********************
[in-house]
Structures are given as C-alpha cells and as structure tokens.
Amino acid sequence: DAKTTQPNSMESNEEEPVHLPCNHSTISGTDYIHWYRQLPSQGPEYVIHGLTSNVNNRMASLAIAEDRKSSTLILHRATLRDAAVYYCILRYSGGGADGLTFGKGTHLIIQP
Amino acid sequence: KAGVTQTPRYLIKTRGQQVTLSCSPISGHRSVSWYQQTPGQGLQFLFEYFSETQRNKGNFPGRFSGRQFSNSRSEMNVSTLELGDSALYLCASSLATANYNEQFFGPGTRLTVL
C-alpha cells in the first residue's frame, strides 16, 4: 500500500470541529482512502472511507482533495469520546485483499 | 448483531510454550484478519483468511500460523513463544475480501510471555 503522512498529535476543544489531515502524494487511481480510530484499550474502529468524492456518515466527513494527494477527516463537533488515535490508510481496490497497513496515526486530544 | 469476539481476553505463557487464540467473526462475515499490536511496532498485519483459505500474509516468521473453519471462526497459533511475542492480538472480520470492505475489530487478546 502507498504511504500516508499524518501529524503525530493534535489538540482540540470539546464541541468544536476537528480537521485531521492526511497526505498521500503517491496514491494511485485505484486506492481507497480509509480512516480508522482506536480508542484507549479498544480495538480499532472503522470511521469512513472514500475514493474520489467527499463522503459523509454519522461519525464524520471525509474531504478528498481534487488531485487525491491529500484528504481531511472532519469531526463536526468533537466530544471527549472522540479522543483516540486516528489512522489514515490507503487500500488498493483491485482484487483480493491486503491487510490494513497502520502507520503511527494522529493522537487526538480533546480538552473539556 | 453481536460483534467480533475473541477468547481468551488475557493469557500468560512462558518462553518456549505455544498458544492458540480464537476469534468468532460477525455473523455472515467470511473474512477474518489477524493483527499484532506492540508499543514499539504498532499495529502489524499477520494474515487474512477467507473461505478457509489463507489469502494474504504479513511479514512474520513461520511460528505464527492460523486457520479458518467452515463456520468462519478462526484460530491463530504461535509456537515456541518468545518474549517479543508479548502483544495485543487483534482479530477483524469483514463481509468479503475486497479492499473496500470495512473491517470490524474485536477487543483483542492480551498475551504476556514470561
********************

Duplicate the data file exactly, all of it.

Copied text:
[in-house]
Structures are given as C-alpha cells and as structure tokens.
Amino acid sequence: DAKTTQPNSMESNEEEPVHLPCNHSTISGTDYIHWYRQLPSQGPEYVIHGLTSNVNNRMASLAIAEDRKSSTLILHRATLRDAAVYYCILRYSGGGADGLTFGKGTHLIIQP
Amino acid sequence: KAGVTQTPRYLIKTRGQQVTLSCSPISGHRSVSWYQQTPGQGLQFLFEYFSETQRNKGNFPGRFSGRQFSNSRSEMNVSTLELGDSALYLCASSLATANYNEQFFGPGTRLTVL
C-alpha cells in the first residue's frame, strides 16, 4: 500500500470541529482512502472511507482533495469520546485483499 | 448483531510454550484478519483468511500460523513463544475480501510471555 503522512498529535476543544489531515502524494487511481480510530484499550474502529468524492456518515466527513494527494477527516463537533488515535490508510481496490497497513496515526486530544 | 469476539481476553505463557487464540467473526462475515499490536511496532498485519483459505500474509516468521473453519471462526497459533511475542492480538472480520470492505475489530487478546 502507498504511504500516508499524518501529524503525530493534535489538540482540540470539546464541541468544536476537528480537521485531521492526511497526505498521500503517491496514491494511485485505484486506492481507497480509509480512516480508522482506536480508542484507549479498544480495538480499532472503522470511521469512513472514500475514493474520489467527499463522503459523509454519522461519525464524520471525509474531504478528498481534487488531485487525491491529500484528504481531511472532519469531526463536526468533537466530544471527549472522540479522543483516540486516528489512522489514515490507503487500500488498493483491485482484487483480493491486503491487510490494513497502520502507520503511527494522529493522537487526538480533546480538552473539556 | 453481536460483534467480533475473541477468547481468551488475557493469557500468560512462558518462553518456549505455544498458544492458540480464537476469534468468532460477525455473523455472515467470511473474512477474518489477524493483527499484532506492540508499543514499539504498532499495529502489524499477520494474515487474512477467507473461505478457509489463507489469502494474504504479513511479514512474520513461520511460528505464527492460523486457520479458518467452515463456520468462519478462526484460530491463530504461535509456537515456541518468545518474549517479543508479548502483544495485543487483534482479530477483524469483514463481509468479503475486497479492499473496500470495512473491517470490524474485536477487543483483542492480551498475551504476556514470561